Moving to a new normal and identifying the opportunities of a changing market are in sharp focus for businesses across the globe. For marketers, this time is being utilised to look forward and assess how functions must evolve in line with these changes.
To further explore the impacts of the global health emergency on marketing, we hosted a webinar ‘The big questions post Covid-19 for marketeers,’ where we were joined by an expert panel to discuss how the landscape will change, what marketing teams will look like moving forward, and how to get spending back on track. You can view the full webinar on demand here.
Here we will summarise some key points of discussion as highlighted by the live survey conducted during our webinar. We will focus on three key areas of priority for businesses: budgets, people, and processes.
Marketing budgets will decrease
It was clear from the discussions that most professionals in the sector believe marketing budgets will fall. However, the question is where should businesses now focus their time and money?
Reduced media costs: In the current market there are a lot of opportunities to buy media at a much better price. With less competition for keywords and advertising slots in certain areas, marketers may find their spending goes a bit further than normal. Of course, it will be important to ensure the desired conversion rates are still achieved.
Maximise personalisation: Ensuring your messages resonate with your target audience is more important now than ever. People are more sensitive to messaging that is misaligned and lacks authenticity. Utilising or upgrading CRM and automation tools will facilitate access to better insights, customer journeys, and targeting.
Data: Having access to and utilising first-party data will support smarter allocation of marketing budget. Companies that have already invested in this area will perform better when it comes to making every penny count.
Future-proofing: While it may be more difficult to prove ROI in the shorter term and maintain or grow budgets, it is important to ensure the longer-term strategy and benefits are communicated clearly. This means working closely with internal and external stakeholders to ensure there is sufficient support. In addition to this, looking at broader measures such as extended payment terms with partners may also help to protect budget allocations.
Support and empathy will be key
When looking forward at reintegrating furloughed employees, or bringing teams back into the offices, marketers, much like any professional, will need more support.
This is a people crisis: Unlike the Financial Crisis of 2008, the impacts of Covid-19 have been much clearer in terms of the effects on jobs, but also how much more vulnerable individuals are, from a mental and physical wellbeing perspective. Any re-onboarding must take this into account, which means businesses need to shift messaging away from “we’re here for you” to actions that clearly demonstrate this.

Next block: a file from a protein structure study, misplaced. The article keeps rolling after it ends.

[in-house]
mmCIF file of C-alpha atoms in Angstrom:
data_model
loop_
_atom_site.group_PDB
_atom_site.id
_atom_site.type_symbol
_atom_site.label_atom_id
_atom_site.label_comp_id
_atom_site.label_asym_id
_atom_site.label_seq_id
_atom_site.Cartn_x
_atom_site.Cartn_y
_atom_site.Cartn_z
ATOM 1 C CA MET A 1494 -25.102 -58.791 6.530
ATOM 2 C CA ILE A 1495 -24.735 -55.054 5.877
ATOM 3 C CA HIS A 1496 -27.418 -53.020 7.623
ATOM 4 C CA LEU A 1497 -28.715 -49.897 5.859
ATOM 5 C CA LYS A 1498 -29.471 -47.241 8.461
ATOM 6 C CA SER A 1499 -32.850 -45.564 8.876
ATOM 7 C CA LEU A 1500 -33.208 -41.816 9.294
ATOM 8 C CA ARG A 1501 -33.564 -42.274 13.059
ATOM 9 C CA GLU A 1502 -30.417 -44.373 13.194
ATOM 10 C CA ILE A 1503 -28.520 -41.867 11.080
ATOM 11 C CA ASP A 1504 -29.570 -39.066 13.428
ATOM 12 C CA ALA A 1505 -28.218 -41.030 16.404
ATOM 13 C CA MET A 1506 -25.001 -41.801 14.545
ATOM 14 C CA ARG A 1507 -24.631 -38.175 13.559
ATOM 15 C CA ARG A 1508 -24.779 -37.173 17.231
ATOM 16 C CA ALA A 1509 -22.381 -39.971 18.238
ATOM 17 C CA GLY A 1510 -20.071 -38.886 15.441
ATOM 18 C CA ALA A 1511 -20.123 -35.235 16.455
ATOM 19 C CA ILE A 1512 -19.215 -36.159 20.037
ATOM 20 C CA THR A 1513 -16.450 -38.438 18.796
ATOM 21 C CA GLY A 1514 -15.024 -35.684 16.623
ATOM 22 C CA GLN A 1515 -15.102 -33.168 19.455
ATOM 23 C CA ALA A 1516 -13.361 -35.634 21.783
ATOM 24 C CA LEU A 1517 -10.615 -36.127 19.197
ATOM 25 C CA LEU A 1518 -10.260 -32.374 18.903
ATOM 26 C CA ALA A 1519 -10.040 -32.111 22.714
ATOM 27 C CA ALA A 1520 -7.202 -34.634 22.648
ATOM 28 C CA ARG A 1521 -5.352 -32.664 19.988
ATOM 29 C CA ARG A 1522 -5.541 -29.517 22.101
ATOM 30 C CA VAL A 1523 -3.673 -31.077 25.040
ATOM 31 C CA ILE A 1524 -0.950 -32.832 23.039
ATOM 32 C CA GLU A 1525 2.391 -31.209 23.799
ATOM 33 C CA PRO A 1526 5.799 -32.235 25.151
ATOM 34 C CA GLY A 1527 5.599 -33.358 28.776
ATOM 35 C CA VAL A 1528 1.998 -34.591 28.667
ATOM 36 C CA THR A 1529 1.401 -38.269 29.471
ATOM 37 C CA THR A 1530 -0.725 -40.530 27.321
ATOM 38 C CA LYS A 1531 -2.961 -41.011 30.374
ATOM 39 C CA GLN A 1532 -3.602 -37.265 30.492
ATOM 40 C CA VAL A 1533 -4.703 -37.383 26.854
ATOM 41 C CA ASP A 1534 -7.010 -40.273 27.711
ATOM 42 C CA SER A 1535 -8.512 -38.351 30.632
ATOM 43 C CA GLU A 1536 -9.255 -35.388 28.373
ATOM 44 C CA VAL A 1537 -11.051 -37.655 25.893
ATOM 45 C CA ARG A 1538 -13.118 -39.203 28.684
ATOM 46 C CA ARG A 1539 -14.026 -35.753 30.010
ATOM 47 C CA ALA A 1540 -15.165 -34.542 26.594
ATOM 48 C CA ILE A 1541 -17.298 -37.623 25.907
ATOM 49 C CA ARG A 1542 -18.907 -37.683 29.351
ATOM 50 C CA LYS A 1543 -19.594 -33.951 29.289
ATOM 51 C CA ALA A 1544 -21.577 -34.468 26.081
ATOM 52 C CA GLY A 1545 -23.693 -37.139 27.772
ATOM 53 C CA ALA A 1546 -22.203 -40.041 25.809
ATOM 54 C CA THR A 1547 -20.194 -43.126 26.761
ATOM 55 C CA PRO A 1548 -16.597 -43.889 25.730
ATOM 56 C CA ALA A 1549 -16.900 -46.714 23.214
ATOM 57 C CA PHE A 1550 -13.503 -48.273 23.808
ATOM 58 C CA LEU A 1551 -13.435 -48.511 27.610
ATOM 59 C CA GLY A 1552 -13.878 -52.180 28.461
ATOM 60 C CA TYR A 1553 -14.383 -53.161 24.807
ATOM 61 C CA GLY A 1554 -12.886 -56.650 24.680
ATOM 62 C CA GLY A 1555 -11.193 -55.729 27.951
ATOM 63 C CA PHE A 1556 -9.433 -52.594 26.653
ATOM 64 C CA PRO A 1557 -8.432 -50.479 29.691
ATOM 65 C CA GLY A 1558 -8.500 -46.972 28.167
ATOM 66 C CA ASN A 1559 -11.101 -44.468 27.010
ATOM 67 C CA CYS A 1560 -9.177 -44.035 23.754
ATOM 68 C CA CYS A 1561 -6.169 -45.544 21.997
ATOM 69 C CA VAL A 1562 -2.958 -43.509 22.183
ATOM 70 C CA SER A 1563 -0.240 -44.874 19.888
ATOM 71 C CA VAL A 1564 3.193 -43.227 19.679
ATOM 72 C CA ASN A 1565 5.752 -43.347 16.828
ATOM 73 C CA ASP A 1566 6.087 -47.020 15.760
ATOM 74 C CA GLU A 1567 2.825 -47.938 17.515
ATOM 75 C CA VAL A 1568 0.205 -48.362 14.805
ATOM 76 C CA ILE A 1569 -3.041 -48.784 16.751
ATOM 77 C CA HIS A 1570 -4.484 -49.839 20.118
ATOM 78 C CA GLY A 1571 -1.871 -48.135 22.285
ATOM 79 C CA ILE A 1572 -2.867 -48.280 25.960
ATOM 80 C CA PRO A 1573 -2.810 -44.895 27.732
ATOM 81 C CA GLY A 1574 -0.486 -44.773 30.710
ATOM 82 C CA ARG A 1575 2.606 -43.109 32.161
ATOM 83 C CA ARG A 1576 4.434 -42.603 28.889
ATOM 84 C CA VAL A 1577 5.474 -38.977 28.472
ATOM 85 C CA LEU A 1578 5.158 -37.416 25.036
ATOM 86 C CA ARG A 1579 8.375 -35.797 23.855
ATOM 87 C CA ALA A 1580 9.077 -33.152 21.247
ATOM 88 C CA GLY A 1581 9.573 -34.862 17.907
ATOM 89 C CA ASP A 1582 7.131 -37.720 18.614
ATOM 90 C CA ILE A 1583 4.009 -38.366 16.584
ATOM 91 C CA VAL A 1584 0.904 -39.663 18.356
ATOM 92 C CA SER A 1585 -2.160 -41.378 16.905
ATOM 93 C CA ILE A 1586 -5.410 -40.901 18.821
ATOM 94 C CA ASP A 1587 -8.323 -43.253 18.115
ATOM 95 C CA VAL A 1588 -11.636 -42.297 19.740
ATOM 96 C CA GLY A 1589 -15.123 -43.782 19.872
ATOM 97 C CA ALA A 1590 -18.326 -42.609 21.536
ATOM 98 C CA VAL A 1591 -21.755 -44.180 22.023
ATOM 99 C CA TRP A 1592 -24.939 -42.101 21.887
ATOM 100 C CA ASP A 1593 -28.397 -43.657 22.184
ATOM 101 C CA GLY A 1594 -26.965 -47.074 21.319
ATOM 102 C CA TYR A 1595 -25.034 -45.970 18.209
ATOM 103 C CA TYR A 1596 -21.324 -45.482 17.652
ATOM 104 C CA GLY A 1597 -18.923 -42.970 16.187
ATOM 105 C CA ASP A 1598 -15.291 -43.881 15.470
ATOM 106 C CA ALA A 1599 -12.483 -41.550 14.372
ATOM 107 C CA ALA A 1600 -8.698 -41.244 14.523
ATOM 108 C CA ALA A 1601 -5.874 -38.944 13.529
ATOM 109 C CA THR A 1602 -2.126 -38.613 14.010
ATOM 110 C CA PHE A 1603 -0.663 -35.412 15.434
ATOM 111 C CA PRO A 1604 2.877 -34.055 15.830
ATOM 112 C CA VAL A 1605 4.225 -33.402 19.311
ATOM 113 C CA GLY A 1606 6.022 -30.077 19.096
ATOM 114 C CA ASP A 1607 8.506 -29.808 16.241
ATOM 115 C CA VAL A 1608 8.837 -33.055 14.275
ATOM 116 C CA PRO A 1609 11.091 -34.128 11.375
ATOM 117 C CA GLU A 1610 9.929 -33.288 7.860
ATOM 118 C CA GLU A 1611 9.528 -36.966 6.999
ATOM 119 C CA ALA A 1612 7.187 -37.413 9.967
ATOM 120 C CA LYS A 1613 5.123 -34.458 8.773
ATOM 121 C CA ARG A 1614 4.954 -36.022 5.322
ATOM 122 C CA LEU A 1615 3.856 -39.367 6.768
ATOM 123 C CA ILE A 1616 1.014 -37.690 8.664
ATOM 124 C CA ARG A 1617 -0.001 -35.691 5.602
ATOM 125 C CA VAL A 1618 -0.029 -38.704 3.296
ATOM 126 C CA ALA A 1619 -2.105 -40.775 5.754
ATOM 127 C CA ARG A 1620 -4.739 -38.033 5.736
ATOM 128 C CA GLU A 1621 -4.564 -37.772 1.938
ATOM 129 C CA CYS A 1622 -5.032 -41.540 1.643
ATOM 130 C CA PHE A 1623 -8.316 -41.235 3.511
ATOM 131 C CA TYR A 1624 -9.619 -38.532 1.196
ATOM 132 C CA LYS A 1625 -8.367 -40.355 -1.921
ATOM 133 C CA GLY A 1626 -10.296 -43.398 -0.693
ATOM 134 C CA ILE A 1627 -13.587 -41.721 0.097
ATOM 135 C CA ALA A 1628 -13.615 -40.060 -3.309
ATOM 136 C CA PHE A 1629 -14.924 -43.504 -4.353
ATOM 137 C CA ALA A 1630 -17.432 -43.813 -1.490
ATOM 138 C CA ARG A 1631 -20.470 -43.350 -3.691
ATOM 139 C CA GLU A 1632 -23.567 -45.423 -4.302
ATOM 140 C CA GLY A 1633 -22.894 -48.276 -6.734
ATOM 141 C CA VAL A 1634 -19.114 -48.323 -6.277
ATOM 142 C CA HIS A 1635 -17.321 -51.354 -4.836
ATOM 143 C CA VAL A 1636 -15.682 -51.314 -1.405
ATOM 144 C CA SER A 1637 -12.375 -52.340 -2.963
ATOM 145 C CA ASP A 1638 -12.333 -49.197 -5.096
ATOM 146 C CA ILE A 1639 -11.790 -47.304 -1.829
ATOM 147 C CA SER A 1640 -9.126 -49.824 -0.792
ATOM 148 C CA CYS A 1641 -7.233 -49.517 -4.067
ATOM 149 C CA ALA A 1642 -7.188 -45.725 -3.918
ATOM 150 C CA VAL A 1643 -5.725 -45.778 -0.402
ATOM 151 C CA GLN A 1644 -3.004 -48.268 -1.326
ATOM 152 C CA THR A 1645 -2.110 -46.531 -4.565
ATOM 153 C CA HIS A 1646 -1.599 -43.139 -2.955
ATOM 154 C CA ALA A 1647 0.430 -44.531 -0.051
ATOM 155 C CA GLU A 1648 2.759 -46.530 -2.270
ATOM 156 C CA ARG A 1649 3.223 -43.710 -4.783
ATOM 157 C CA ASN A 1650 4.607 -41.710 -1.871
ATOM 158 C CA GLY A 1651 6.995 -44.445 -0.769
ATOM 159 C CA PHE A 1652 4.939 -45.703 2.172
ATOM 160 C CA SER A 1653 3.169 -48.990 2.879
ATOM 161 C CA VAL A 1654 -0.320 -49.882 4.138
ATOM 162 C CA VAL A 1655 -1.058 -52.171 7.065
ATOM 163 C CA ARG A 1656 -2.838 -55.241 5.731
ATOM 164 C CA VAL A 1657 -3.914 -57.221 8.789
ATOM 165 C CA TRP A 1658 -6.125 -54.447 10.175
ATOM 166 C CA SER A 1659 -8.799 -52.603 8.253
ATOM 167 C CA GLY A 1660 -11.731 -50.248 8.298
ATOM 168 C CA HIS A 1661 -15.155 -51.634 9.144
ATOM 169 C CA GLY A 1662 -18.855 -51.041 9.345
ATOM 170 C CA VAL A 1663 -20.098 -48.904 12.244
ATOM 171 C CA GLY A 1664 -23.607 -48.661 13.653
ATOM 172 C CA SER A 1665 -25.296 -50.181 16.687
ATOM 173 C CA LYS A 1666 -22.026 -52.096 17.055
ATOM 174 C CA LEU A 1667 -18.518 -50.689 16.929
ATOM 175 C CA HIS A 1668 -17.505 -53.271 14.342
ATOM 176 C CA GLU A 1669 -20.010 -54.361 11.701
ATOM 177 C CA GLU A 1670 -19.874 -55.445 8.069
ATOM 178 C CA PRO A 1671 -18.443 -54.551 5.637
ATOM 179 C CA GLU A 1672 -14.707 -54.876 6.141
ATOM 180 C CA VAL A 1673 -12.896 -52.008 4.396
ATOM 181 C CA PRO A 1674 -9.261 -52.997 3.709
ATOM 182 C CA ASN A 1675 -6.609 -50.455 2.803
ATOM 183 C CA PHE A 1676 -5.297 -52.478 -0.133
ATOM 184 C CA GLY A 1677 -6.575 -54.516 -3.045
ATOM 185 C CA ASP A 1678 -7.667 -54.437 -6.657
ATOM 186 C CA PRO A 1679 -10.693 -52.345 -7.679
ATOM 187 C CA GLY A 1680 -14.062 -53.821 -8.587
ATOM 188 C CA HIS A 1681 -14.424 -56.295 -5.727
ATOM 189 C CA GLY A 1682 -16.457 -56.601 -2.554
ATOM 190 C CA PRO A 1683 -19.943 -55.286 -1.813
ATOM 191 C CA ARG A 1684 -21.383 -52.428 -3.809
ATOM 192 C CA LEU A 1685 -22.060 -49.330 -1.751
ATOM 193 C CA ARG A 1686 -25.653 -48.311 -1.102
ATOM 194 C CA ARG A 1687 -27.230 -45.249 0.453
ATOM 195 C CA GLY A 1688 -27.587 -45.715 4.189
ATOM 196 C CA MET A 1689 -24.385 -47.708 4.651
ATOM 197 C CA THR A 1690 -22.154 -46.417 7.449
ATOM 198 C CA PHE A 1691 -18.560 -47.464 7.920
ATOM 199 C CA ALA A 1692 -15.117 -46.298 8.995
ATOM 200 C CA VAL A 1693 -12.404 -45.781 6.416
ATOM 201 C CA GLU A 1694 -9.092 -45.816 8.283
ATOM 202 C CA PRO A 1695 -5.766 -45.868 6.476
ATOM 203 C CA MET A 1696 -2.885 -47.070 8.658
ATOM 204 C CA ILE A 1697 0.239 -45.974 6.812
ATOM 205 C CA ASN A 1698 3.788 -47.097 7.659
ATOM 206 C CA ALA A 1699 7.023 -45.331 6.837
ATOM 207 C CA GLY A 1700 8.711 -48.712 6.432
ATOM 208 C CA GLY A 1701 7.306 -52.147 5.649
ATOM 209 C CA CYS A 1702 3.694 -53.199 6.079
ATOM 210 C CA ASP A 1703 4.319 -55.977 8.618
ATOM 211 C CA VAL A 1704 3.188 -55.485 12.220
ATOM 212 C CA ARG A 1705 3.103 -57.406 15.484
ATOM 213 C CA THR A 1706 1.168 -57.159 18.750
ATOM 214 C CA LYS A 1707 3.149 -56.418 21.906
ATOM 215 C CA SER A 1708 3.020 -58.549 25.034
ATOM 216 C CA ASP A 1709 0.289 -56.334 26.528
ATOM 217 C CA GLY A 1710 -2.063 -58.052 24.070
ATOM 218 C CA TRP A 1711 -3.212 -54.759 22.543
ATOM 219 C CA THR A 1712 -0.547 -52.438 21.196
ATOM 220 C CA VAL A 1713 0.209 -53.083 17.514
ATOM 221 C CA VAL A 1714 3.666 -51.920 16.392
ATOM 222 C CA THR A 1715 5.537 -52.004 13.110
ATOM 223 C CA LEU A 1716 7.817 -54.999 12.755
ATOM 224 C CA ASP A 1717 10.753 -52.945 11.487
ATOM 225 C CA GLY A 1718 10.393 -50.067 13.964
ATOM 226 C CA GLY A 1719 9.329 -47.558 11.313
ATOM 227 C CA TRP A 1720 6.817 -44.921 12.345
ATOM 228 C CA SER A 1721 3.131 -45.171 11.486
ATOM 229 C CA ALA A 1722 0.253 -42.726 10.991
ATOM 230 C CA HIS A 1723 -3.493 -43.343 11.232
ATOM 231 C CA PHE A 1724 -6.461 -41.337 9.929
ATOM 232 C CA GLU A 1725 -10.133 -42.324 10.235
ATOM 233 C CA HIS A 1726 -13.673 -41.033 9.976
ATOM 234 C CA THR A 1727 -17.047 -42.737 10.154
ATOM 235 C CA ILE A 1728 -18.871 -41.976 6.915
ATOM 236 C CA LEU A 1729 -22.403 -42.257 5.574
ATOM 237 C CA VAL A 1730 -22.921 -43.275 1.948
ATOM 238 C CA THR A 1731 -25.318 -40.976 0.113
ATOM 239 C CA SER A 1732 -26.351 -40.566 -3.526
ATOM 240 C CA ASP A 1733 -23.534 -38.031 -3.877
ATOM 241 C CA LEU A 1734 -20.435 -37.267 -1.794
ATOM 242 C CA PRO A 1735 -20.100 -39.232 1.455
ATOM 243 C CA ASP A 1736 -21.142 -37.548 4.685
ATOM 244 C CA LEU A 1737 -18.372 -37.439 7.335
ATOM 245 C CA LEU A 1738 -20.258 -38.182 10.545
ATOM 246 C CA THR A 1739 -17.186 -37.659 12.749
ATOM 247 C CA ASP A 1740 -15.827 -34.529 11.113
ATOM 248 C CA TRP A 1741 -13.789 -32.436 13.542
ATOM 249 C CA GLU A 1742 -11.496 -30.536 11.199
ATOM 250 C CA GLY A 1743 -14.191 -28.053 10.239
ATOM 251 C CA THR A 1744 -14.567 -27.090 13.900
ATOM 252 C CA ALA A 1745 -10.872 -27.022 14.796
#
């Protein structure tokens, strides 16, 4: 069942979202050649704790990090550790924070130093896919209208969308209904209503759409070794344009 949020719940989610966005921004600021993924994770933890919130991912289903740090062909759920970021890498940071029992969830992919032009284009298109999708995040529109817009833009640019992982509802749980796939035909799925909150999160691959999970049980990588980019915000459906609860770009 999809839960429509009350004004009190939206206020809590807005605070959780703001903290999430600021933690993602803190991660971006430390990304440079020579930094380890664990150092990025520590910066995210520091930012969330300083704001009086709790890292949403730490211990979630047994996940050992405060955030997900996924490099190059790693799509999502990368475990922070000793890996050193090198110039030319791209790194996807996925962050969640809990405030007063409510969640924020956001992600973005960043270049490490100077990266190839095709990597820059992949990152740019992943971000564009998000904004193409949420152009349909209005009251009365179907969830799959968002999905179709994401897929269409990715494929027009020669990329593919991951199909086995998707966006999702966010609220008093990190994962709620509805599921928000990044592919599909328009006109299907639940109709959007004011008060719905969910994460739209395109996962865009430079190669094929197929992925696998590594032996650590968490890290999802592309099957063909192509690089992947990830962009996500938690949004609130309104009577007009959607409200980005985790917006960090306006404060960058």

Think about how your actions affect those who stay: In the last recession, clear efforts to retain people had an additional positive effect on those who remained in the company. This is because a feeling of togetherness at all levels was promoted. In the words of management guru, Peter Drucker: “Culture eats strategy for breakfast.” The way you manage an exit process will speak volumes to those you keep in your employ, and will protect your employer brand for the future.
Plan ahead: When thinking about how and when you will reintegrate your teams into the business, many businesses are considering the question “what do we want to be doing in three to six months?” While difficult to accurately predict what will be happening, it is important to have a clear direction of how the marketing function will move forward when the commercial opportunity arises. Ensuring you have the right people and skill sets to execute your strategy will be key.
An agile approach should be maintained
The market is fast-changing, and it is expected that this will continue. Your processes should be flexible to support the business in meeting evolving customer demands.
Tools and information: Marketing technology, access to high-quality data, and fast-paced test and learn processes will aid businesses in staying ahead of competitors. Customer behaviours and values are constantly changing. Staying connected to your customers’ sentiments is key, especially as companies begin to focus on bouncing back and need to sell services/products with urgency.
Upskill: Assess the learning and development opportunities offered to teams focused on improving adaptability – particularly for quick wins that help support longer-term strategy, budgets and re-onboarding.
Talent: Specialist skills may be required, either for the short or long term, to close gaps and facilitate further diversification of marketing spend and revenue streams. Assessing team requirements to support your plans will be necessary.
If you would like to discuss these insights further or how we can support your business at this time, please get in touch. Whether you are a candidate looking for a new role or an employer looking to navigate the current market, we are here to support you.
Manager, Michael Page Marketing